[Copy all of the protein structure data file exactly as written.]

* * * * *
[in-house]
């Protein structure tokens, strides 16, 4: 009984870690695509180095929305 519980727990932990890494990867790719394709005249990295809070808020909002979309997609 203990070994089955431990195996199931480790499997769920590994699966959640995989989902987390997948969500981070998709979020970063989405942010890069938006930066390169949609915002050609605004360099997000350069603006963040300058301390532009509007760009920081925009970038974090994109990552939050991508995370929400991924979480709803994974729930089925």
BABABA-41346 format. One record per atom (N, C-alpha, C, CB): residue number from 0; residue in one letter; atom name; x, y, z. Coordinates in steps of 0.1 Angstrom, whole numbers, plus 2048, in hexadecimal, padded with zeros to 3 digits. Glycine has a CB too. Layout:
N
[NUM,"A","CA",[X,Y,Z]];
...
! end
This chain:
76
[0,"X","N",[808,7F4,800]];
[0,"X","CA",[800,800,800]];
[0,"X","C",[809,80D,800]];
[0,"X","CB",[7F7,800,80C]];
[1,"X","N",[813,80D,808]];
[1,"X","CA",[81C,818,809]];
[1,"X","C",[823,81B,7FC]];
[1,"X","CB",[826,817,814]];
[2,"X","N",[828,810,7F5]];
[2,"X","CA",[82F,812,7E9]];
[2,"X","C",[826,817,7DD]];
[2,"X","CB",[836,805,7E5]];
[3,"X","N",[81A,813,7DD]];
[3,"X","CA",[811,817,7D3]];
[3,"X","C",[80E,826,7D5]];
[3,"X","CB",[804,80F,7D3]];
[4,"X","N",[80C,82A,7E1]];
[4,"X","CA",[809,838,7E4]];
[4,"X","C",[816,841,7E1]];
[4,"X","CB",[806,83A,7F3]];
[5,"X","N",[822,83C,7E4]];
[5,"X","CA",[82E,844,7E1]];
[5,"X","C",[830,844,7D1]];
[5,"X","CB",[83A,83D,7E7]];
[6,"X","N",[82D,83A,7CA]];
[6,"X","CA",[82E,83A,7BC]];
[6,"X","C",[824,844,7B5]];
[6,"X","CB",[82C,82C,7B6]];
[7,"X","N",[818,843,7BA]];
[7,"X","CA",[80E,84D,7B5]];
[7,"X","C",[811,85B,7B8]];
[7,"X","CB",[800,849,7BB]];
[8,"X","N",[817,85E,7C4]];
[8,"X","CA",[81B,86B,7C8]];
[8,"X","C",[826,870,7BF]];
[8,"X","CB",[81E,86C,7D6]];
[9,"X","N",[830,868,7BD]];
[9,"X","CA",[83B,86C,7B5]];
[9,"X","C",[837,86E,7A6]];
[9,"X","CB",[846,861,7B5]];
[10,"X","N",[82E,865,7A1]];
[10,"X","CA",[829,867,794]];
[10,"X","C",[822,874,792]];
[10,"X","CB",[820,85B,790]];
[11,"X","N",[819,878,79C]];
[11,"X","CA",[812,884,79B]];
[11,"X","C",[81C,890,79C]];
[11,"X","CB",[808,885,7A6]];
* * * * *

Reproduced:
[in-house]
């Protein structure tokens, strides 16, 4: 009984870690695509180095929305 519980727990932990890494990867790719394709005249990295809070808020909002979309997609 203990070994089955431990195996199931480790499997769920590994699966959640995989989902987390997948969500981070998709979020970063989405942010890069938006930066390169949609915002050609605004360099997000350069603006963040300058301390532009509007760009920081925009970038974090994109990552939050991508995370929400991924979480709803994974729930089925």
BABABA-41346 format. One record per atom (N, C-alpha, C, CB): residue number from 0; residue in one letter; atom name; x, y, z. Coordinates in steps of 0.1 Angstrom, whole numbers, plus 2048, in hexadecimal, padded with zeros to 3 digits. Glycine has a CB too. Layout:
N
[NUM,"A","CA",[X,Y,Z]];
...
! end
This chain:
76
[0,"X","N",[808,7F4,800]];
[0,"X","CA",[800,800,800]];
[0,"X","C",[809,80D,800]];
[0,"X","CB",[7F7,800,80C]];
[1,"X","N",[813,80D,808]];
[1,"X","CA",[81C,818,809]];
[1,"X","C",[823,81B,7FC]];
[1,"X","CB",[826,817,814]];
[2,"X","N",[828,810,7F5]];
[2,"X","CA",[82F,812,7E9]];
[2,"X","C",[826,817,7DD]];
[2,"X","CB",[836,805,7E5]];
[3,"X","N",[81A,813,7DD]];
[3,"X","CA",[811,817,7D3]];
[3,"X","C",[80E,826,7D5]];
[3,"X","CB",[804,80F,7D3]];
[4,"X","N",[80C,82A,7E1]];
[4,"X","CA",[809,838,7E4]];
[4,"X","C",[816,841,7E1]];
[4,"X","CB",[806,83A,7F3]];
[5,"X","N",[822,83C,7E4]];
[5,"X","CA",[82E,844,7E1]];
[5,"X","C",[830,844,7D1]];
[5,"X","CB",[83A,83D,7E7]];
[6,"X","N",[82D,83A,7CA]];
[6,"X","CA",[82E,83A,7BC]];
[6,"X","C",[824,844,7B5]];
[6,"X","CB",[82C,82C,7B6]];
[7,"X","N",[818,843,7BA]];
[7,"X","CA",[80E,84D,7B5]];
[7,"X","C",[811,85B,7B8]];
[7,"X","CB",[800,849,7BB]];
[8,"X","N",[817,85E,7C4]];
[8,"X","CA",[81B,86B,7C8]];
[8,"X","C",[826,870,7BF]];
[8,"X","CB",[81E,86C,7D6]];
[9,"X","N",[830,868,7BD]];
[9,"X","CA",[83B,86C,7B5]];
[9,"X","C",[837,86E,7A6]];
[9,"X","CB",[846,861,7B5]];
[10,"X","N",[82E,865,7A1]];
[10,"X","CA",[829,867,794]];
[10,"X","C",[822,874,792]];
[10,"X","CB",[820,85B,790]];
[11,"X","N",[819,878,79C]];
[11,"X","CA",[812,884,79B]];
[11,"X","C",[81C,890,79C]];
[11,"X","CB",[808,885,7A6]];